Some Democratic senators are calling for an investigation after learning Congress wasn't briefed about an covert CIA counterterrorism program allegedly ordered to be kept secret by former Vice President Dick Cheney.
CIA Director Leon Panetta briefed Congress about the still classified program on June 24, a day after learning about it and immediately canceling it. Intelligence sources noted that the program never got off the ground and wasn't instituted.
Nonetheless, Sen. Dianne Feinstein of California, the head of the Senate Intelligence Committee, told "FOX News Sunday" that Congress should have been informed about the eight-year program sooner so that it could have oversight of the spy agency's actions.
"This is a big problem, because the law is very clear," Feinstein said. "And I understand the need of the day, which was when America was in shock, when we had been hit in a way we'd never contemplated, where we had massive loss of life, where there was a major effort to be able to respond.
"I think you weaken your case when you go outside of the law. And I think that if the Intelligence Committees had been briefed, they could have watched the program. They could have asked for regular reports on the program. They could have made judgments about the program as it went along. That was not the case because we were kept in the dark. That's something that should never, ever happen again," Feinstein added.
Sen. Dick Durbin of Illinois, the No. 2 Democrat in the Senate, called the failure to inform Congress "illegal."
"We have a system of checks and balances. There is accountability in our Constitution. The executive branch can not create these kind of programs ... and leave Congress in the dark. (It) is not only inappropriate, it is illegal."
A source at the CIA told FOX News that "it seems reasonable" that any action to withhold information on a classified program of this nature would have to come from someone as senior as Cheney. The source also suggested the leak came directly from Capitol Hill.
The news of Cheney's potential involvement in withholding information from Congress on a covert program, which an unnamed official hinted to The Washington Times may have involved assassinations overseas, came the same day that it was reported Attorney General Eric Holder is leaving open the possibility of prosecuting Bush-era officials who approved of enhanced interrogation techniques against terror detainees.
It also came as former CIA Director Gen. Michael Hayden angrily struck back at critics who said he did not fully brief lawmakers about surveillance operations after the Sept. 11, 2001, terror attacks.
Hayden told The Associated Press that he personally kept top members of Congress well-informed throughout his tenure.
"One of the points I had in every one of the briefings was to make sure they understood the scope of our activity 'They've got to know this is bigger than a bread box,' I said," said Hayden, who also previously headed the National Security Agency.
Panetta's June 24 briefing to lawmakers led Democratic members of the House Intelligence Committee to demand the CIA director retract his May 15 claim that the CIA never lied or misled Congress, a remark Panetta made in May after House Speaker Nancy Pelosi accused the CIA of lying to her about the now-defunct enhanced interrogation program.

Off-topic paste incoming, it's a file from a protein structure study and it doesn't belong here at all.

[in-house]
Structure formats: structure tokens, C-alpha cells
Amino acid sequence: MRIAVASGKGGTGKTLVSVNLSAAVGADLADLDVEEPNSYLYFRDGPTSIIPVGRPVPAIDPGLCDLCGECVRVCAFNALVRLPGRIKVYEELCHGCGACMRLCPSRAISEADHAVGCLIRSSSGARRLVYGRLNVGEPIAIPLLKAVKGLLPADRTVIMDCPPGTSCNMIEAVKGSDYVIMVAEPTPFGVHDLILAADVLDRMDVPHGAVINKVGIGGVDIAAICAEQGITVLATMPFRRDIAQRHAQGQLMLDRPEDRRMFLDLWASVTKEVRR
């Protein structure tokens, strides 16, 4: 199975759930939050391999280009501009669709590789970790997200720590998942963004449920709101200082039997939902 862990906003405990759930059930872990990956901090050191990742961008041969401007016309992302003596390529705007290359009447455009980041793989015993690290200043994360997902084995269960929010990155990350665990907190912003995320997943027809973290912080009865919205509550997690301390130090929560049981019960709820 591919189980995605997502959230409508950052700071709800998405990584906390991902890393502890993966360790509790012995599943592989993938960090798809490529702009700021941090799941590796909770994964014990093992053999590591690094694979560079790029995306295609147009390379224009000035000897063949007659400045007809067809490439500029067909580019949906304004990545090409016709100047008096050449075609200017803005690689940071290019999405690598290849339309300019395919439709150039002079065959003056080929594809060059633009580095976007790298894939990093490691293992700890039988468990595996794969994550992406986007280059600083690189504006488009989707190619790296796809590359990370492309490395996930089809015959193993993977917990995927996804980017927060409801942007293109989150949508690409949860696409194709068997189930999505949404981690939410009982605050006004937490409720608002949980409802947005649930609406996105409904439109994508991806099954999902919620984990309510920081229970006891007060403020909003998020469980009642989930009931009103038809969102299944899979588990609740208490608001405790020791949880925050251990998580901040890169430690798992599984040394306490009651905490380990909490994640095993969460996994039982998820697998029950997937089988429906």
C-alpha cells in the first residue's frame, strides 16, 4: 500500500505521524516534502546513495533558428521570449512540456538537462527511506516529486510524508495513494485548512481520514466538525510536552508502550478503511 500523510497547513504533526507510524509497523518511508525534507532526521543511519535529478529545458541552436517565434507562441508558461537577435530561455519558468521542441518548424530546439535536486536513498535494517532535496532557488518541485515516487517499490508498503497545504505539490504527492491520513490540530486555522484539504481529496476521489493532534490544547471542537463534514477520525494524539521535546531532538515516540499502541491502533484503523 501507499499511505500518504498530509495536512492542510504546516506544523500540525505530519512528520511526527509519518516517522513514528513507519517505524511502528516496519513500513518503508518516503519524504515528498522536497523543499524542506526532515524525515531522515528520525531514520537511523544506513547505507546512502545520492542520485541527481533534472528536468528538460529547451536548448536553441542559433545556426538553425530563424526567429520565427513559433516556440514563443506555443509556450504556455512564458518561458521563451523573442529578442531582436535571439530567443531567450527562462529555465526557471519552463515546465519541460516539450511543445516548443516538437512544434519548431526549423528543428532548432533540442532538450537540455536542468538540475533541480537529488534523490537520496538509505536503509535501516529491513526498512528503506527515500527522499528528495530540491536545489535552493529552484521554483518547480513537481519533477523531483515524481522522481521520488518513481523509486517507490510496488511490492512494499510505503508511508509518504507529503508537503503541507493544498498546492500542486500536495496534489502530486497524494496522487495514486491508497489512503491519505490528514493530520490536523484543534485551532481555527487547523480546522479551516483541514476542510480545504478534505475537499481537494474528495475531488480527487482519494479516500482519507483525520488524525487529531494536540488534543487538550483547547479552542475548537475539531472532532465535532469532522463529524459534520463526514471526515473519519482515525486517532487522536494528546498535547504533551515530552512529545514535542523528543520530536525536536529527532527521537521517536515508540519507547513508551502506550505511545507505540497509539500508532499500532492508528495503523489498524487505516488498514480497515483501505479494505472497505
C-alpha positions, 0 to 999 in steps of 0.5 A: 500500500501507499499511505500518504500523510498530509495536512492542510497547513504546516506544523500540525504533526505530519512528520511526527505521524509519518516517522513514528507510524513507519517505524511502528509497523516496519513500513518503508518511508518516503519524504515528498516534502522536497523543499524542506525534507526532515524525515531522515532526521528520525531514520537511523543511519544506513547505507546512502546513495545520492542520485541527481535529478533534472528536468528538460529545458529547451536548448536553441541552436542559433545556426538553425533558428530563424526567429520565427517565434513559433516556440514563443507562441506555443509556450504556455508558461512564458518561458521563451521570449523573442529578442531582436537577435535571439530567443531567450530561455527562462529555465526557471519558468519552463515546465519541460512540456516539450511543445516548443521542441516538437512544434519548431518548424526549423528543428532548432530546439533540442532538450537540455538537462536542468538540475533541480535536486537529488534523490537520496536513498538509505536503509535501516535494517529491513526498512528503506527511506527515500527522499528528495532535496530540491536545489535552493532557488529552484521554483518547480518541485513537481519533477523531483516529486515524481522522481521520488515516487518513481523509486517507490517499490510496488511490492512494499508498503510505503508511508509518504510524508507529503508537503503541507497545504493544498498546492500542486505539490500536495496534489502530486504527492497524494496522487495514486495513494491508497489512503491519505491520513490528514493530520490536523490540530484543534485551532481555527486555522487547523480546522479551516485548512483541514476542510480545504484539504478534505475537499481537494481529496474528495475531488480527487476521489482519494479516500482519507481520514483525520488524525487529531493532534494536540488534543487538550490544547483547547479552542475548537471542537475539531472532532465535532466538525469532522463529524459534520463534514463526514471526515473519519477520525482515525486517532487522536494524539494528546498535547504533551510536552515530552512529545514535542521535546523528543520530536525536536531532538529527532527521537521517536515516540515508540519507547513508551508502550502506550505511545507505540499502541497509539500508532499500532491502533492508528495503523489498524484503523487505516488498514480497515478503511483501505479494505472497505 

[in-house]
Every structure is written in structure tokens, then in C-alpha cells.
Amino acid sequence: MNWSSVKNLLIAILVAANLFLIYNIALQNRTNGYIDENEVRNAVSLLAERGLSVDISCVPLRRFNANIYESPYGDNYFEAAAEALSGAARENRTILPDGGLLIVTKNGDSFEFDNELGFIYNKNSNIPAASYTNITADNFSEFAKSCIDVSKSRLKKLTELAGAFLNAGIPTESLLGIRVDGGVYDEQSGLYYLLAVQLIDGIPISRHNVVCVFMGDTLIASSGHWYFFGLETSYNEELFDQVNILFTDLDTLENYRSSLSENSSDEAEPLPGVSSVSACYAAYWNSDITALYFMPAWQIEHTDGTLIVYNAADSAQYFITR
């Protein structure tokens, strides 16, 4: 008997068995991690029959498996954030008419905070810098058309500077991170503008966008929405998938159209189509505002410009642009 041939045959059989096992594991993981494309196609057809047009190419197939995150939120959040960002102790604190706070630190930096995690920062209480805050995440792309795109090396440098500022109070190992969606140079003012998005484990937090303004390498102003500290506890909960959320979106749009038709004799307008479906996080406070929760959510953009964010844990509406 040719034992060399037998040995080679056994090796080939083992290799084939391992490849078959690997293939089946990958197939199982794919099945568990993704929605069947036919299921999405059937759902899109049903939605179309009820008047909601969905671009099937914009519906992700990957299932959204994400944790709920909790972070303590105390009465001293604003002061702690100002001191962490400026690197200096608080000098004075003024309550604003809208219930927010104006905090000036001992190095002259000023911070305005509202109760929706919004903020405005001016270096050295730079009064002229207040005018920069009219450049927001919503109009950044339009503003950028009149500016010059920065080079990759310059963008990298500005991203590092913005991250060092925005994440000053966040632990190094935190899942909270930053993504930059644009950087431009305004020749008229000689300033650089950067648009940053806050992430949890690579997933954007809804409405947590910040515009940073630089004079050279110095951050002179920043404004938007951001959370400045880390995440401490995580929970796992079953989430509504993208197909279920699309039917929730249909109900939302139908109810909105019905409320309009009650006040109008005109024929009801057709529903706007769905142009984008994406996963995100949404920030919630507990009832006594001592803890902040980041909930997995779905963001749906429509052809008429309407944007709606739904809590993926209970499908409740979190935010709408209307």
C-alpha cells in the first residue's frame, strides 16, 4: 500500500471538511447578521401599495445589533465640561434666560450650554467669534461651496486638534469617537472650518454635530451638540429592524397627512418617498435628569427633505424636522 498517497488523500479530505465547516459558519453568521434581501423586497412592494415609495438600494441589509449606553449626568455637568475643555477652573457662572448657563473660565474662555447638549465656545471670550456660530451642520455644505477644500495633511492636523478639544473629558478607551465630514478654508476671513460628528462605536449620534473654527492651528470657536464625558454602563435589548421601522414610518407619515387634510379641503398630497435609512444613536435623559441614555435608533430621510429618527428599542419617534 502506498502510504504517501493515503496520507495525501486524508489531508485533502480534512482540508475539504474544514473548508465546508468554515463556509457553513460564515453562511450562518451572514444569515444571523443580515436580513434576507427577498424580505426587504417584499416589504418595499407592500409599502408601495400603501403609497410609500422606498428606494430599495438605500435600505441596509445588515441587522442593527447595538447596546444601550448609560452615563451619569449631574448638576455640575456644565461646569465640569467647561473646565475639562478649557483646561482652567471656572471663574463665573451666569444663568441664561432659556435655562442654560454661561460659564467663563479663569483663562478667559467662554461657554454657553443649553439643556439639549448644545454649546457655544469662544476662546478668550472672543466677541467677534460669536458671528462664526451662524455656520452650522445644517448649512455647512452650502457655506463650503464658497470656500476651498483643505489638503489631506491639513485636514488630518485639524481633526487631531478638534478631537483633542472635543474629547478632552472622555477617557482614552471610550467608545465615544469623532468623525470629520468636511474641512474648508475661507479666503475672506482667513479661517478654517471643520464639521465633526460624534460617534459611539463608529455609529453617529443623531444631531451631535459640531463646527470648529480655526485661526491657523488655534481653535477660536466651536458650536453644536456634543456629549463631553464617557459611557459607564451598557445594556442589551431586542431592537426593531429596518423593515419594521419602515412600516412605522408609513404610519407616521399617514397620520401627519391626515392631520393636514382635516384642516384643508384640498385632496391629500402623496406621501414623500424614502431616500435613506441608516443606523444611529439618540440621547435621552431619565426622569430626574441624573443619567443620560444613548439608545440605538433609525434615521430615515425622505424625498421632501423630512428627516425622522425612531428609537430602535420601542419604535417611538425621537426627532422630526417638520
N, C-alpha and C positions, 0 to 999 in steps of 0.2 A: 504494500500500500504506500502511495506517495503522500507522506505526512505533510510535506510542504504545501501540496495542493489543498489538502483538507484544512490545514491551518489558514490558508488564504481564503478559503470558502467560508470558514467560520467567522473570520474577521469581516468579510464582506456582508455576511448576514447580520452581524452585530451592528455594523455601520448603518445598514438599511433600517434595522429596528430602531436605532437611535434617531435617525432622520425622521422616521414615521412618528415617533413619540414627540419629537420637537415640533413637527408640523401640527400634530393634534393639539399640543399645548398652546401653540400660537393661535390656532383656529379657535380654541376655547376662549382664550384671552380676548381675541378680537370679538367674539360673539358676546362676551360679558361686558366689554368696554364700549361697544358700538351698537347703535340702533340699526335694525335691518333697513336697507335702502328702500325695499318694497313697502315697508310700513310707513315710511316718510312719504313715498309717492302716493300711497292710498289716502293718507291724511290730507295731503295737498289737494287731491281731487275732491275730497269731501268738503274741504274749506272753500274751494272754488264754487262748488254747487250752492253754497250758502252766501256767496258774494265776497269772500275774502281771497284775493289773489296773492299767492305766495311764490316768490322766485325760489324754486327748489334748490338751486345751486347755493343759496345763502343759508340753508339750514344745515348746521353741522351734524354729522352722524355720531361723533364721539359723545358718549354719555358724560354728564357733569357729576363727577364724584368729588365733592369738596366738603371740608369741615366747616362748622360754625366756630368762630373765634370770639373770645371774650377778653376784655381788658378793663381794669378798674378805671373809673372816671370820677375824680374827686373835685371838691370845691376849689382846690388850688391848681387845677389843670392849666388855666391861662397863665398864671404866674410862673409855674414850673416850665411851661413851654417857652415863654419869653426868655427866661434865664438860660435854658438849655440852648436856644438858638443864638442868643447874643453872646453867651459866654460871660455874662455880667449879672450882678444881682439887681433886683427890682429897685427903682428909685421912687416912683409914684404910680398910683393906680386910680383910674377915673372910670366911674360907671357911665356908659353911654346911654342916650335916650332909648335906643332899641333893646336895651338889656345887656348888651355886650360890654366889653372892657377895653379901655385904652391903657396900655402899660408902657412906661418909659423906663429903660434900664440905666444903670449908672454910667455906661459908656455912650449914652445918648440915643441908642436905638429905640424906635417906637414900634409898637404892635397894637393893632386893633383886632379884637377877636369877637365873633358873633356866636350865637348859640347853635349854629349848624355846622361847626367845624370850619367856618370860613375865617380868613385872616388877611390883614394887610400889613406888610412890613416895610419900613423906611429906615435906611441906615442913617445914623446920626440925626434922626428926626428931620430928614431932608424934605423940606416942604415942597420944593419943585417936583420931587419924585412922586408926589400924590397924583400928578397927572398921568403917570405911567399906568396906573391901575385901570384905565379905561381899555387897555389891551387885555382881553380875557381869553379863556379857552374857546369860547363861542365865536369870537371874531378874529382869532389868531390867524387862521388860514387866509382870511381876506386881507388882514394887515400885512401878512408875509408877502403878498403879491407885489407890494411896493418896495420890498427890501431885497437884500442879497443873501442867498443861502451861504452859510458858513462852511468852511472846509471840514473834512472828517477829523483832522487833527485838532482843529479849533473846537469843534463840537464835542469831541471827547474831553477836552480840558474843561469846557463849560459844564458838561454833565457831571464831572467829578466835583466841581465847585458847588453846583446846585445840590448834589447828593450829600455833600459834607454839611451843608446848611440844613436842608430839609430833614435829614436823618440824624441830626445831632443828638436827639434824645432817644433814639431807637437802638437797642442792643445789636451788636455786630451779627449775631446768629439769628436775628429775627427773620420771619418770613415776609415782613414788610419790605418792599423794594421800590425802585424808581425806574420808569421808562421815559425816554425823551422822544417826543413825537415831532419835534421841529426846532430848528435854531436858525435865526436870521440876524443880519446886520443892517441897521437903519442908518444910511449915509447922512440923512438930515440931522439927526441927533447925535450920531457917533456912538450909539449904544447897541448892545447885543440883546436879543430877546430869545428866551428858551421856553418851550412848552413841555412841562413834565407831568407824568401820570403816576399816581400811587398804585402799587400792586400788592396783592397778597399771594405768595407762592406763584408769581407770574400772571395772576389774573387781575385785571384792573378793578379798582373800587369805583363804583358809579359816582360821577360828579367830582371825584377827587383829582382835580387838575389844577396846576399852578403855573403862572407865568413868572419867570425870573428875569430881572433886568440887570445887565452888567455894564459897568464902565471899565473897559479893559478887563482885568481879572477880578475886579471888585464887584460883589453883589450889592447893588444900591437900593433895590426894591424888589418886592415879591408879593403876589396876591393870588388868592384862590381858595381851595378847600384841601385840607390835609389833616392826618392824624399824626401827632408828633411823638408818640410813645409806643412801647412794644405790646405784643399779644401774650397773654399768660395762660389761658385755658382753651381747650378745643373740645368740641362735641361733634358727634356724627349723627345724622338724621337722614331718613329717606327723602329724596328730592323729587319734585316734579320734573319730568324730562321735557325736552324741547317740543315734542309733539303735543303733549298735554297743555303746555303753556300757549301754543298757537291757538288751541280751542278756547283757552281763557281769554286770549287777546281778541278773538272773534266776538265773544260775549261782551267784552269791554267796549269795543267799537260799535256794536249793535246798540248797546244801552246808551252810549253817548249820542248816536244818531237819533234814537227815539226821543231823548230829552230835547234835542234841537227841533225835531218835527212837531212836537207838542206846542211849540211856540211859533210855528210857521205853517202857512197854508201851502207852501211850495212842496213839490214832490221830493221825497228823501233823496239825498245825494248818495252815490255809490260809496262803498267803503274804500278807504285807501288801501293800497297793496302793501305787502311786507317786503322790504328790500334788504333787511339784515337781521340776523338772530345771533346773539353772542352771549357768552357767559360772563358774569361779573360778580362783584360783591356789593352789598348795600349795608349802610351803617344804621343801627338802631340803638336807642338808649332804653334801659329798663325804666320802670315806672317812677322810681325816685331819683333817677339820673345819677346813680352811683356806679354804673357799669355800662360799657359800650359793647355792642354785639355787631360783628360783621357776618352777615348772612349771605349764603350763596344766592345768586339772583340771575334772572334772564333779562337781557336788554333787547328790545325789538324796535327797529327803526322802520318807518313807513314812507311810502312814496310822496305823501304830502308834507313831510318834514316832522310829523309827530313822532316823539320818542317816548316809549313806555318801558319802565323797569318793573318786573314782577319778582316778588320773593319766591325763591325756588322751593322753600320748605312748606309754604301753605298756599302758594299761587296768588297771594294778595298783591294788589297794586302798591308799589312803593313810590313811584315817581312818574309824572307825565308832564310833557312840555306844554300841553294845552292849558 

Republican lawmakers suggested that the recent barrage of complaints about congressional oversight is an attempt to divert attention from Pelosi's accusation.
"This, of course, comes on the heels of a statement -- unproven, by the way -- of Speaker Pelosi that the CIA had lied to her about enhanced interrogation techniques, and this looks to me suspiciously like an attempt to provide political cover to her and others," said Sen. John Cornyn, R-Texas, adding that he thinks Congress should have been briefed about any new CIA programs.
"To trot out the vice president and say he's the one that's at fault -- this is -- unfortunately sounds like a new theme where they still want to blame the Bush-Cheney administration for the economy and for other things," Cornyn told "FOX News Sunday."
"I don't think we should be jumping to conclusions," said Sen. Jon Kyl, R-Ariz., on ABC's "This Week." "The president and the vice president are the two people who have responsibility, ultimately, for the national security of the country. It is not out of the ordinary for the vice president to be involved in an issue like this."
Mike Ackerman, a former CIA operations officer, said it's "thoroughly demoralizing" to agents in the field to see Congress bickering over their activities. Ackerman said he doesn't think lawmakers are "trying purposefully to destroy the agency, but we've gotten into a practice of politicizing it."
"There's no western intelligence agency other than CIA that has ever been led by a political figure and we've got to stop doing this," he said, noting that the agency has been led by former congressional members, including Panetta, Porter Goss and George H.W. Bush.
Ackerman also said claims that the program dealt with the assassination of foreign leaders is unlikely and speculation "not grounded in fact."
Sen. John McCain, R-Ariz., told NBC's "Meet the Press" he doesn't know the details of the situation, but suggested Cheney should respond since the accusations are aimed squarely at him. He added that while it's too early for him to reach any conclusion on the claims, he's certain he'll hear more about it soon.
"If I know Washington, this is the beginning of a pretty involved and detailed story," he said.